Perhaps the High Court didn’t have the scope to simply uphold the verdict of the lower court. But as per Article 423 of the Criminal Code of Procedure, the appeal court had the scope to order a retrial of the case. We do not know whether this was taken into cognizance by the court.
The question is, what was the role of the government here? The government is in direct control of the police and the state prosecution. Even after the Masdar case judgement, the government vehemently resists relinquishing its control over the lower courts. And the government has almost full power in appointing judges to the Supreme Court. So that means if justice has not been carried out, the government must take the blame. There is no way the government can escape the blame especially for the failure to arrest the accused and the convicted, the failure to locate those in hiding and the weaknesses in the investigation and the prosecution.
A few of the young men involved in Biswajit’s killing have been sentenced, one to death. If this sentence is upheld by the Appellate Division, he is to hang. As for those who have fled after committing such a heinous crime, there will be scope to punish them one day or the other. And as for those who have been released, they did spend some time in uncertainty. If they have an iota of humanity within them, they will suffer from a degree of guilt.
But have the instigators of this killing been punished? Before this particular killing, an Awami League minister had called for activists of the opposition to be killed in their homes. The home minister at the time, on the day before this murder, had called for all opposition people to be taught a lesson, saying the police would provide protection for this. The Chhatra League hoodlums had been teaching Biswajit a lesson, imagining him to be an opposition activist. The police had looked on from a distance, doing nothing. After this incident, the home minister merely claimed that the attackers were not Chhatra League men. When the identity of the killers were revealed, weak investigation by the police, under the home ministry, weakened the case against them. Those who had made incendiary calls to teach a lesson and kill the opposition, can be considered as accessories to the crime. But they were not tried, nor will they ever be.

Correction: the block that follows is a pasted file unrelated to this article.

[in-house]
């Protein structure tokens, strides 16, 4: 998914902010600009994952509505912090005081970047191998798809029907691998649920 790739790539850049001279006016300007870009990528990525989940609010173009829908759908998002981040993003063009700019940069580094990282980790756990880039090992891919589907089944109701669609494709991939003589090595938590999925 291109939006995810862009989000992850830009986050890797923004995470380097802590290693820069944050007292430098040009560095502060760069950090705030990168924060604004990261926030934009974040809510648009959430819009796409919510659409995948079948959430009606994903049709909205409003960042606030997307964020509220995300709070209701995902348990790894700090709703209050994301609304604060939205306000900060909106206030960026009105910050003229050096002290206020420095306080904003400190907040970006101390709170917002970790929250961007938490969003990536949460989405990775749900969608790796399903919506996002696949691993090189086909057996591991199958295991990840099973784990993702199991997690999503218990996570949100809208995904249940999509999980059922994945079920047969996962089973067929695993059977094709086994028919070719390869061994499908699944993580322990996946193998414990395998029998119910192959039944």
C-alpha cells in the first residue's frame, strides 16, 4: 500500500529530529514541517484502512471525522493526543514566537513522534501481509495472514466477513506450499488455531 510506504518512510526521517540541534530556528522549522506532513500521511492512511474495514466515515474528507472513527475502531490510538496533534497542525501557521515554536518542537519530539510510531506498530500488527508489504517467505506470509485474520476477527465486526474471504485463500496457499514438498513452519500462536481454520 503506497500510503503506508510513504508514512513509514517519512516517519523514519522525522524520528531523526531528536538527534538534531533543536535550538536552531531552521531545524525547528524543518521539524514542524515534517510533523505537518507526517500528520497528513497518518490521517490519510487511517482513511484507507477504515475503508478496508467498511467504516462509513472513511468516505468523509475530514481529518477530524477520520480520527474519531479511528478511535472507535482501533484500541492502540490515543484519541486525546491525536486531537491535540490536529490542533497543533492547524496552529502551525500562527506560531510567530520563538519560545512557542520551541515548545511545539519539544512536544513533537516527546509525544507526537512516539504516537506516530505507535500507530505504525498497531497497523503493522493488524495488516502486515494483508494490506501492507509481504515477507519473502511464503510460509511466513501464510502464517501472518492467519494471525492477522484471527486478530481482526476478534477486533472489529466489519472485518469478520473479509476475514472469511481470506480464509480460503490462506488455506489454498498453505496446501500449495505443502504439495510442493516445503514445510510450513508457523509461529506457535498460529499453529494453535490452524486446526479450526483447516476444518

The Chhatra League committee which killed Biswajit was the newly elected committee of Jagannath University. What were the newly elected young men trying to prove by such brutal murder on the streets? In the past we have seen many such brutal attacks on the opposition being rewarded by leadership positions in the Chhatra League. The recent Tufan Sarkar incident is yet further proof how inhuman and brutal persons are brought to power.
There is a politics prevailing in the country which creates, nurtures and protects such killers. This has been visible during the rule of all governments. There are players in this politics and they have their associates. Had justice been done in the Biswajit killing case and similar cases, these players would have been unmasked. Then perhaps there would be some retribution to the tragic death of the young Biswajit.
Such justice often does not take place and it didn’t in the case of Biswajit. The killing of Biswajit and the trial only go to prove once again that despite all evidence, associates of those in power always get away scot-free. The institutions of the state go all out to protect them.
*Asif Nazrul is professor of the law department, Dhaka University. This column, originally published in Prothom Alo Bangla print edition, has been rewritten in English by Ayesha Kabir.